High school football players who want to play in college are often faced with unfamiliar terms when engaging in the college football recruiting process. In particular, you will often hear of “red jersey”, as well as “gray jersey” and “green jersey”, terms that refer to player recruitment and player development strategies that many universities use to recruit players for the game. soccer.
The NCAA (National College Athletics Association) rules allow a college football player to complete his four seasons of eligibility over five years. That fifth year in which the player does not compete on the field, although he practices and receives his scholarship like any other player on a soccer scholarship, is called the year of the red jersey. New recruits typically wear red in their freshman year because they tend to need more time to develop as college players who can contribute to the team’s success. A freshman who plays in games during his freshman year on campus (does not have a red jersey) will have only three additional years to play, but a freshman who does not play during his freshman year in college (has a red jersey ) Yes, he will do it. I still have four more years of eligibility to play after that first year.
A high school player receives a green jersey or is “green jersey” when he graduates early from high school and thus forgoes his spring semester there in order to enroll in college that semester. Almost unheard of until recent years, the greenshirt allows high school players to participate in spring practice with their varsity team, develop their soccer skills and understand the team system during spring and summer, and possibly begin playing. at the games the following fall. This system gives the player and varsity an early start in preparing to play college football, but comes at the cost of leaving high school early, which may or may not be the best long-term strategy for a student.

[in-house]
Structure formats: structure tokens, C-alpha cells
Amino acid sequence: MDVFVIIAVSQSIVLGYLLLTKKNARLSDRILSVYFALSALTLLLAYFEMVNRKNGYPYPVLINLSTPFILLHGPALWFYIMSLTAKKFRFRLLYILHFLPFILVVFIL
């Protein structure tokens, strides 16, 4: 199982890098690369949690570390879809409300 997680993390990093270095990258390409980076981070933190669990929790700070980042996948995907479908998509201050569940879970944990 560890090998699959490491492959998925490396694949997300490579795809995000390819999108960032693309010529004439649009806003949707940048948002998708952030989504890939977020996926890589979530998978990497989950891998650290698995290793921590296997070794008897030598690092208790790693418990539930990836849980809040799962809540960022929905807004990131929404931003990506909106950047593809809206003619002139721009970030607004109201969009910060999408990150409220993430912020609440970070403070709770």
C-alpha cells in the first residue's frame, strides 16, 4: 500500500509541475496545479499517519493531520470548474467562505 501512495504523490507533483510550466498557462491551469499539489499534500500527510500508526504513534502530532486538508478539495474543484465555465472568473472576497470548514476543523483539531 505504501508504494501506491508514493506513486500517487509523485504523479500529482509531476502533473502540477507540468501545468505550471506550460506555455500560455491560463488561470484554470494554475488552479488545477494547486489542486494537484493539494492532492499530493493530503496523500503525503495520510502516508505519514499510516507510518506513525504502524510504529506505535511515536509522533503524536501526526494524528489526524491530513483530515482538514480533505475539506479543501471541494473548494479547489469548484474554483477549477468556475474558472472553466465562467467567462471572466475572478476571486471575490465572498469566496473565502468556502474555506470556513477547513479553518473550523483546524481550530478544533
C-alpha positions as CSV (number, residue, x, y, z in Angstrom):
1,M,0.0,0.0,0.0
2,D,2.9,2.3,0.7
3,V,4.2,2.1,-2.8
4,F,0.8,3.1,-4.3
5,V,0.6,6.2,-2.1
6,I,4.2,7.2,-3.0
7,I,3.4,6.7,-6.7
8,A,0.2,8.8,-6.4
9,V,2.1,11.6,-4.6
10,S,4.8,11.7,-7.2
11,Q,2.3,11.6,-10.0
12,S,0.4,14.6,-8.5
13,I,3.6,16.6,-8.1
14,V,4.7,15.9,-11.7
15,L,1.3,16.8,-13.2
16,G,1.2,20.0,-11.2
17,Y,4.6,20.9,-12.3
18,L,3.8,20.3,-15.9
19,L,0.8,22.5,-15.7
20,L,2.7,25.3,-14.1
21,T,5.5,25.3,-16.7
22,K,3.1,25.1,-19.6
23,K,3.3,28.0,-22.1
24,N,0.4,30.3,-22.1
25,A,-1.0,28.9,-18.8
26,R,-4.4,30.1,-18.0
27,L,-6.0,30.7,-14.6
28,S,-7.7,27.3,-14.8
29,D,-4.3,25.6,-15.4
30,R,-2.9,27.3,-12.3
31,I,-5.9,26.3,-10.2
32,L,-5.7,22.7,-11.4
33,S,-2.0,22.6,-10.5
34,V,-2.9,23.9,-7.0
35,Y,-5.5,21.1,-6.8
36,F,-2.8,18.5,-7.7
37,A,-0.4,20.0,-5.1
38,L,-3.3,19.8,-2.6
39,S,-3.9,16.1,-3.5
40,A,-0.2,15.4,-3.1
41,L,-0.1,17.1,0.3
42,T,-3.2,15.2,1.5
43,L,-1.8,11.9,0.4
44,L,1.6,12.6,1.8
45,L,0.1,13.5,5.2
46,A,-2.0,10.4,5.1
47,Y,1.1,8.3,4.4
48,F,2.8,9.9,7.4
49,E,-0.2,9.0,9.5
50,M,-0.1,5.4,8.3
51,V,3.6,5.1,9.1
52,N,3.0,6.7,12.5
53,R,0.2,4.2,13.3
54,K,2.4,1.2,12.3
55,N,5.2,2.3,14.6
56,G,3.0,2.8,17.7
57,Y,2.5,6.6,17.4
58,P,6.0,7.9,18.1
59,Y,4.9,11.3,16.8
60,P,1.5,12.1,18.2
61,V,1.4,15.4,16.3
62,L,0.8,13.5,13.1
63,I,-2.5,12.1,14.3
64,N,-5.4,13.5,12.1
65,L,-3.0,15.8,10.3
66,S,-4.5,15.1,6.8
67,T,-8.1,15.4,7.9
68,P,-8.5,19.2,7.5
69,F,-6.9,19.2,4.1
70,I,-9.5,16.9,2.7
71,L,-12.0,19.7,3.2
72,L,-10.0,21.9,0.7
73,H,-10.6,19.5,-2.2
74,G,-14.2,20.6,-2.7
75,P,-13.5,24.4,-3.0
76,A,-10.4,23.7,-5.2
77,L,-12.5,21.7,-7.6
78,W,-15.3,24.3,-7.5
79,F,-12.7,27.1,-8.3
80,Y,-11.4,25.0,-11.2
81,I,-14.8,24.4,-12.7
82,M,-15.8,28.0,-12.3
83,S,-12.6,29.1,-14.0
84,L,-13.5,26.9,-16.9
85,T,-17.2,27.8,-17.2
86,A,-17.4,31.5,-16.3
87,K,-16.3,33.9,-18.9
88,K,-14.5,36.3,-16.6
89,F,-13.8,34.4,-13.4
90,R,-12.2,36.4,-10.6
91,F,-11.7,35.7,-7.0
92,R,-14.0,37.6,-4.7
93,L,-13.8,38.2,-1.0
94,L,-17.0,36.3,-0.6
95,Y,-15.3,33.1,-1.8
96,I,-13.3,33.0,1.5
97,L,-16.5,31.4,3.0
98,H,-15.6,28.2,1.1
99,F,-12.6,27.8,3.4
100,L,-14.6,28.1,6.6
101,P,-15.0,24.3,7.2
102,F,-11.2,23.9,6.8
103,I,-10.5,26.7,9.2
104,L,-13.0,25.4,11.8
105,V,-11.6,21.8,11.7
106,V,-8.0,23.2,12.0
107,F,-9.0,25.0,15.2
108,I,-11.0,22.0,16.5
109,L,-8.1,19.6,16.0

A player gets a gray jersey or is “gray jersey” when he signs a letter of intent on signing day in February, but does not enter college full time until the following spring rather than the following fall. You don’t receive a scholarship, practice with the team, or take a full-time college course load until your spring enrollment. Making a player a gray jersey allows a university to sign a player, but delay their play in games for another year. In effect, the gray jersey gives a player another year of practice before playing, as the five-year eligibility period required by the NCAA does not begin until the student enrolls full-time. College programs that have already awarded close to the maximum number allowed under NCAA rules are forced to sign a small recruiting class, and are more interested in players who are willing to play in gray jerseys.
The increasing use of these strategies is another indicator of the continuous changes in football recruitment in recent years. High school players, coaches, parents, and others should get to know them and the options each offers for a soccer recruit.